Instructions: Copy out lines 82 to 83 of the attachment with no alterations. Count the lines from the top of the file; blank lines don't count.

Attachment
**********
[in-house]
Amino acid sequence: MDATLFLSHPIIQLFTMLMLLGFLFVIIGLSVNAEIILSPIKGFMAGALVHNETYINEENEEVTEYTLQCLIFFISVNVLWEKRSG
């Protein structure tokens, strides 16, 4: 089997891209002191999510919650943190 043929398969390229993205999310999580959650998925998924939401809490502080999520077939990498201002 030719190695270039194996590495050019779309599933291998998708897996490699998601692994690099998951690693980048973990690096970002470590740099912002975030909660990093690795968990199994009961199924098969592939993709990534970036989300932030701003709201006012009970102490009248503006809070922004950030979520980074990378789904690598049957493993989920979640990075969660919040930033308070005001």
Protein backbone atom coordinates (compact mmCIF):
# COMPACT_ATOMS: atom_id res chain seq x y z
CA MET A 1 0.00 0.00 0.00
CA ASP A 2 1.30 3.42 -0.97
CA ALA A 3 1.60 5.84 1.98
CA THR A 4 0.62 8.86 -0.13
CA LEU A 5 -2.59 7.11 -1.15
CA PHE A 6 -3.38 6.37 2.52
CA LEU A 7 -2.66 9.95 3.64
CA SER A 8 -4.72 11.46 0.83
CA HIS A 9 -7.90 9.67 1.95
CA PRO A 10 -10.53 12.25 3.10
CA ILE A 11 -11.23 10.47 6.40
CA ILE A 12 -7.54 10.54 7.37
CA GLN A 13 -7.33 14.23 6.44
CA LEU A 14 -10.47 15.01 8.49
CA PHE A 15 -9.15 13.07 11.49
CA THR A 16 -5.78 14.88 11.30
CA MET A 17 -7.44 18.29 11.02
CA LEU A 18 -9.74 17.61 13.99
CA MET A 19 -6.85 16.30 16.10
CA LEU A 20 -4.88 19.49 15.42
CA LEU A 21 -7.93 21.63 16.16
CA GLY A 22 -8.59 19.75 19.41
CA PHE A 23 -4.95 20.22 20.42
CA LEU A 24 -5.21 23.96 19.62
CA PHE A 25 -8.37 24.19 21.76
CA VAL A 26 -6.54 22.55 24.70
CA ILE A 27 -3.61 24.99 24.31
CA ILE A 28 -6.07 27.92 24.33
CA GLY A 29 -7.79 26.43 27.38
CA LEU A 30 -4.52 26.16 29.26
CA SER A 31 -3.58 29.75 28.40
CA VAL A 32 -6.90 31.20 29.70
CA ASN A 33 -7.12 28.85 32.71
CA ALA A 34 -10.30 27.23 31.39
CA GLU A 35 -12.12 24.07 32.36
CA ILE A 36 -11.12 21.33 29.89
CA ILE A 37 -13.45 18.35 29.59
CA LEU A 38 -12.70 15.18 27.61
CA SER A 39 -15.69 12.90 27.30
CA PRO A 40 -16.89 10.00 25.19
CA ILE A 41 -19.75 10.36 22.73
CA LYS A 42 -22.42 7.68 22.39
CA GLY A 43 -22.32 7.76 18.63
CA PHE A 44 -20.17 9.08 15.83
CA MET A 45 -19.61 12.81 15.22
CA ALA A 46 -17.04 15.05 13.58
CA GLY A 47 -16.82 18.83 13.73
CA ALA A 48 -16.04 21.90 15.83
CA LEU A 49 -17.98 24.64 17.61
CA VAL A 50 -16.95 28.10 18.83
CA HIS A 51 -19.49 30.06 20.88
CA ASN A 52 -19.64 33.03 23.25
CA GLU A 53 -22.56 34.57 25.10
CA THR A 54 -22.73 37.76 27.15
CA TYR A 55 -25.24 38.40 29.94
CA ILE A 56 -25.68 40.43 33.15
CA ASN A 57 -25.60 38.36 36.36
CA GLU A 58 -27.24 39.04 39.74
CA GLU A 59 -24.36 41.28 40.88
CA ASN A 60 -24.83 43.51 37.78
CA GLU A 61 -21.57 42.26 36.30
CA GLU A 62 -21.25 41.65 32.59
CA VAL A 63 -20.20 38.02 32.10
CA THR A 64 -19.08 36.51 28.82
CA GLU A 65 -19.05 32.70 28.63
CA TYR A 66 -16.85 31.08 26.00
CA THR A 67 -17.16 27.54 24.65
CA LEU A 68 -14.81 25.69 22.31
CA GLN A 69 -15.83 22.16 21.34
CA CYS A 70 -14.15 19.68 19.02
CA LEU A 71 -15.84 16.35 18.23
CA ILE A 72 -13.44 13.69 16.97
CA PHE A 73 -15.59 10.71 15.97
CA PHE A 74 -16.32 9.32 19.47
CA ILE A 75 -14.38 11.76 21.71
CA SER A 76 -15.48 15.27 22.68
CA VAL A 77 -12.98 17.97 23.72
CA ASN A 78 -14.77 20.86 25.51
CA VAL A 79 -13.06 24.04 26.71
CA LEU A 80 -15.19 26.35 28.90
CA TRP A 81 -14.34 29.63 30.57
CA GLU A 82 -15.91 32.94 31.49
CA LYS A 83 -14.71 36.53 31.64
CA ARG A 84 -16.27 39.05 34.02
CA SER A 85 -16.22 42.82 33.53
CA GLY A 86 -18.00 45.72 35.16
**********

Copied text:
CA VAL A 77 -12.98 17.97 23.72
CA ASN A 78 -14.77 20.86 25.51